DIY SlimeAnother great hands-on project for your little ones is to make slime or “Oobleck.” Just mix together one part water (colored with food coloring of choice) with two parts cornstarch, and marvel as the substance acts as a solid when pressed but returns to liquid when you let go.
Freshen Stuffed AnimalsIf your stuffed animals or plush toys start to accumulate moisture or unwanted odors over time, cornstarch can come to the rescue. Simply sprinkle a small amount of cornstarch on the toys, allowing it to absorb excess moisture and eliminate unpleasant smells. After a few minutes, gently brush off the cornstarch residue, and your stuffed animals will be revitalized and ready for more cuddles.
Dry shampoo in a jar and dry shampoo tinted with cocoa powder in a jar.

Cornstarch for Personal Care

In personal care, cornstarch can be a versatile ingredient with numerous uses. From DIY deodorants and dry shampoos to soothing sunburned skin, cornstarch’s gentle and absorbent properties make it a go-to solution for various personal care needs.

TaskCornstarch Solution
Dry ShampooCornstarch’s absorbing properties make it a wonderful all-natural dry shampoo. Mix two parts of cornstarch with one part of baking soda in a small jelly jar. Apply the dry shampoo using a clean cosmetic brush. Work it into your scalp using your fingertips. Homesteading Hack: Add a bit of cocoa powder for use on dark hair.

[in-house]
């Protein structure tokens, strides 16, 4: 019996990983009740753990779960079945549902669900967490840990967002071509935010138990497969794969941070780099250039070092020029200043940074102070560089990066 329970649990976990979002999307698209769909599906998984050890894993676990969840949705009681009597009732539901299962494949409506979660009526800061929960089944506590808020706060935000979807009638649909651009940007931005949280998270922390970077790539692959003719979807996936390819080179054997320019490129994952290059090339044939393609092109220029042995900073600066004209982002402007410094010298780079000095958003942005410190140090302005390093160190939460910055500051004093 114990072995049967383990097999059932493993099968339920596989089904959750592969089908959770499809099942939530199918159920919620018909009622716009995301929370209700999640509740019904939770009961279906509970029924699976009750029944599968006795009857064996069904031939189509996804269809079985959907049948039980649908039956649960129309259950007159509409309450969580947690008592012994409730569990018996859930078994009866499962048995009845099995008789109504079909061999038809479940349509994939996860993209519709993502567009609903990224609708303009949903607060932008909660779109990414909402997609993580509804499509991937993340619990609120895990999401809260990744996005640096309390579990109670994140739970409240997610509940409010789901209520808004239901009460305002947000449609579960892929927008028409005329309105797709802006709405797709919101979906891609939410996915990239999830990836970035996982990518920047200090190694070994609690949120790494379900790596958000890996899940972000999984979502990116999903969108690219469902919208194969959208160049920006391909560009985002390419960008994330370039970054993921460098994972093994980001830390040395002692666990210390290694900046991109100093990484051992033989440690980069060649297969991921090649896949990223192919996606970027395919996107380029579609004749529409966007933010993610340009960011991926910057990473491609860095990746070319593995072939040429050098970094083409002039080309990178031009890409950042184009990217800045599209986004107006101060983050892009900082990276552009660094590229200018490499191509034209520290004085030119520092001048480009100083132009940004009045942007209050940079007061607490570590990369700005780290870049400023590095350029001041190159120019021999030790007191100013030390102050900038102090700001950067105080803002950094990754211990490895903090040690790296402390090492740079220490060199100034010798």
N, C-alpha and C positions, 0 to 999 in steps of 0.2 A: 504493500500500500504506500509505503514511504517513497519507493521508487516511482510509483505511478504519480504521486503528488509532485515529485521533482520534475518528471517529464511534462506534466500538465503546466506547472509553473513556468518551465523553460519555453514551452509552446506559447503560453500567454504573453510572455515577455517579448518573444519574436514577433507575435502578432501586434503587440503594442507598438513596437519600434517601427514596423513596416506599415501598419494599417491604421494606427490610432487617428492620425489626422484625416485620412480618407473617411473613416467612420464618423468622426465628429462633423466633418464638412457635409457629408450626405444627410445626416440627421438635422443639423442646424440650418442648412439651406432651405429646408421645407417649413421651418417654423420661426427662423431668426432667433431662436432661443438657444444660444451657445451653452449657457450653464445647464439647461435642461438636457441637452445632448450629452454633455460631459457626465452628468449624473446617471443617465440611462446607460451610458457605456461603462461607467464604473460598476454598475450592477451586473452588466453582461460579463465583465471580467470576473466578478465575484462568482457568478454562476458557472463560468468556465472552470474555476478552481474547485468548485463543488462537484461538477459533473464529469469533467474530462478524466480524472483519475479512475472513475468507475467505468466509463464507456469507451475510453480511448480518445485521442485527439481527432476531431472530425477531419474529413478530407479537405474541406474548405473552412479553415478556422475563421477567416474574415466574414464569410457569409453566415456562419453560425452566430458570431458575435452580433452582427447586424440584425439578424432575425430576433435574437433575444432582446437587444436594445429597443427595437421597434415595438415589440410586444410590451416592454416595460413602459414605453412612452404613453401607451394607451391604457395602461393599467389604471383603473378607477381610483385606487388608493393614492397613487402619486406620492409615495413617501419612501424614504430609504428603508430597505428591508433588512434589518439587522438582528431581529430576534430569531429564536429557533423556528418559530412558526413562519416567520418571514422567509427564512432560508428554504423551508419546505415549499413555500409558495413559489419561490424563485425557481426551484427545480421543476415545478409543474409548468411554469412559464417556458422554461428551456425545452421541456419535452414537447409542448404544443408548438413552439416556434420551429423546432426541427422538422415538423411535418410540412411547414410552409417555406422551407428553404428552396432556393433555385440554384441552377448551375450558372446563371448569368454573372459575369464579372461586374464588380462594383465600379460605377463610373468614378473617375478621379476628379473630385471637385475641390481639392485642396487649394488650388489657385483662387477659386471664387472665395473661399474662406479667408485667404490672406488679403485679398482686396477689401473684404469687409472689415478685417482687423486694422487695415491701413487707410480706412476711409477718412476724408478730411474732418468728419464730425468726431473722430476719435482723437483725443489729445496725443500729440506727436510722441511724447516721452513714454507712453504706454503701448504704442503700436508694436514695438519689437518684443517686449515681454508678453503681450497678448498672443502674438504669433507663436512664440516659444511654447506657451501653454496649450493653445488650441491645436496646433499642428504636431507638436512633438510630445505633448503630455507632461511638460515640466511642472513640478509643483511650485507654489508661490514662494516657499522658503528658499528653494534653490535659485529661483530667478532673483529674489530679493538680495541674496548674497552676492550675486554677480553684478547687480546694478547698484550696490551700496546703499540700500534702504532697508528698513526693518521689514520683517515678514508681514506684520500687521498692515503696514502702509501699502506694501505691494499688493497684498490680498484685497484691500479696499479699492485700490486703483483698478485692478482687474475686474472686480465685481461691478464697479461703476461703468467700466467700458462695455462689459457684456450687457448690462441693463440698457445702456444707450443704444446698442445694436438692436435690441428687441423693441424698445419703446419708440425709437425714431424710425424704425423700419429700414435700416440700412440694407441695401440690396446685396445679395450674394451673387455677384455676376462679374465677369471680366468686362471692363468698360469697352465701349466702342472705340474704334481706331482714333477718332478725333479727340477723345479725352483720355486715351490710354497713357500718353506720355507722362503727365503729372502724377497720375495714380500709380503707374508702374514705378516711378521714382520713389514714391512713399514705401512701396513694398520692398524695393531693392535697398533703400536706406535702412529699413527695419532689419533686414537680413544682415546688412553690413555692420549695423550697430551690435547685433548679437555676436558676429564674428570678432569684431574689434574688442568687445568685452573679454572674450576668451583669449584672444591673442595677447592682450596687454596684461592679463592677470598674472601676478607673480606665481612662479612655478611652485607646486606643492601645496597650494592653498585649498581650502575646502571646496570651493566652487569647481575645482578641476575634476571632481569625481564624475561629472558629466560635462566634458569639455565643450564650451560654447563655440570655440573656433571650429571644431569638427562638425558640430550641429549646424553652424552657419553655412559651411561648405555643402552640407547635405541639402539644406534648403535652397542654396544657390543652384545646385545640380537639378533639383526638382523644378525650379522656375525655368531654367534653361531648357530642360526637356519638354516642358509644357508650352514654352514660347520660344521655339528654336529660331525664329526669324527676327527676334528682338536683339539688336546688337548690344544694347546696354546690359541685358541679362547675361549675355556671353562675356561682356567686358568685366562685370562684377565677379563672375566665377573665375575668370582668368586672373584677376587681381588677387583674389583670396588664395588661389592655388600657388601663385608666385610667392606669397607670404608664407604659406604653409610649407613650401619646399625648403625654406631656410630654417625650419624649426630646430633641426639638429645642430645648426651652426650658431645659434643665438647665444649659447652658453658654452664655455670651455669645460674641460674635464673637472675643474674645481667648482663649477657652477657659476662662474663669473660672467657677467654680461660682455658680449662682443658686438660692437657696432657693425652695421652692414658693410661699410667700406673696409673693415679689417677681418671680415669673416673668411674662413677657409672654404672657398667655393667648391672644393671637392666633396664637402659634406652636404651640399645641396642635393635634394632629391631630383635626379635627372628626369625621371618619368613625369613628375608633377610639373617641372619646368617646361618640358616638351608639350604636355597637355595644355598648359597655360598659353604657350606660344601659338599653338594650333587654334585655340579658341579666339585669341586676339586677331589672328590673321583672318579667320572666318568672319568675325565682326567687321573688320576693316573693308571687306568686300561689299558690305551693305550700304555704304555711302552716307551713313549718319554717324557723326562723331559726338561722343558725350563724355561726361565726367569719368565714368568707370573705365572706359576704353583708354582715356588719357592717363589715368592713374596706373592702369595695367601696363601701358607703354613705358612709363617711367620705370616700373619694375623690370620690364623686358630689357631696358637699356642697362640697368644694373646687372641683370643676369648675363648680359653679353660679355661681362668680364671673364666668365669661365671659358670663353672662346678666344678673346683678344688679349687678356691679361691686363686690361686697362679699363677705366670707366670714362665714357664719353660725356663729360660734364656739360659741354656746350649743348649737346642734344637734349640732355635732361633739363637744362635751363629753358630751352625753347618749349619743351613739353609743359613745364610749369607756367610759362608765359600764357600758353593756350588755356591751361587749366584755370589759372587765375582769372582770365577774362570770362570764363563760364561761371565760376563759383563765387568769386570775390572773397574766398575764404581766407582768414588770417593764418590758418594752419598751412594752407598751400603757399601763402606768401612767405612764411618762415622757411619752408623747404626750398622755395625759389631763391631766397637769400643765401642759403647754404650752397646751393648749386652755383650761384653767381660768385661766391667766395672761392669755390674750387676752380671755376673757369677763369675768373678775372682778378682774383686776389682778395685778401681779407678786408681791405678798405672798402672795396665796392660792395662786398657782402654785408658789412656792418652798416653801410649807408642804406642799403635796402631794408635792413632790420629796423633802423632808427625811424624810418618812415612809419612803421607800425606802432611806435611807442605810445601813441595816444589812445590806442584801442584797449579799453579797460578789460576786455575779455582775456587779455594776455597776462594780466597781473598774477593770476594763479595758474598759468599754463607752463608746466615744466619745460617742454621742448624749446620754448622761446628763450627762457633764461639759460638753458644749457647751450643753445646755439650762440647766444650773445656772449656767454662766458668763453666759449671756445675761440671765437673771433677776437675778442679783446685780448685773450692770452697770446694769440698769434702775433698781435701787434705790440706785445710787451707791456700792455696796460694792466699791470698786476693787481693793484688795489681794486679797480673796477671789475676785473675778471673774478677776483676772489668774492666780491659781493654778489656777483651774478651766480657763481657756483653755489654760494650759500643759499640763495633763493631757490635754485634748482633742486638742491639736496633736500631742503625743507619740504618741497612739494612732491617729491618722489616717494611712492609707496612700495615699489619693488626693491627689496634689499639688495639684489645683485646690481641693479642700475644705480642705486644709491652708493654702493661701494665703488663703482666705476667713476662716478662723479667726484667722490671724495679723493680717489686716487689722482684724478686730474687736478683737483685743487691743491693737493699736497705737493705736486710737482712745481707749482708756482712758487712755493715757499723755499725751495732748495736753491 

Insect Bites and StingsAdd just enough water to a couple of tablespoons of cornstarch to make a paste. Apply enough paste to cover the affected area. Allow it to dry, and repeat as needed.
DIY DeodorantThere are several DIY deodorant recipes out there, but the most basic is mixing equal parts cornstarch with baking soda. Apply using a clean cosmetic brush or cotton ball.
Prevent BlistersDoes your favorite pair of shoes cause blisters? Sprinkle cornstarch inside the shoe to prevent friction, which will help prevent blisters from forming. This hack can also help prevent athlete’s foot.
ChafingApply a thin layer of cornstarch to the affected area, allowing it to create a protective barrier and absorb excess moisture. Be sure to clean the area before reapplying.
Soothe SunburnsSunburn can be uncomfortable and painful, but cornstarch can provide relief. To make a soothing paste, mix cornstarch with a small amount of water until you achieve a smooth consistency. Apply the paste to sunburned areas of the skin, allowing it to dry naturally. The cornstarch will help to absorb excess moisture and create a protective barrier that can help alleviate discomfort.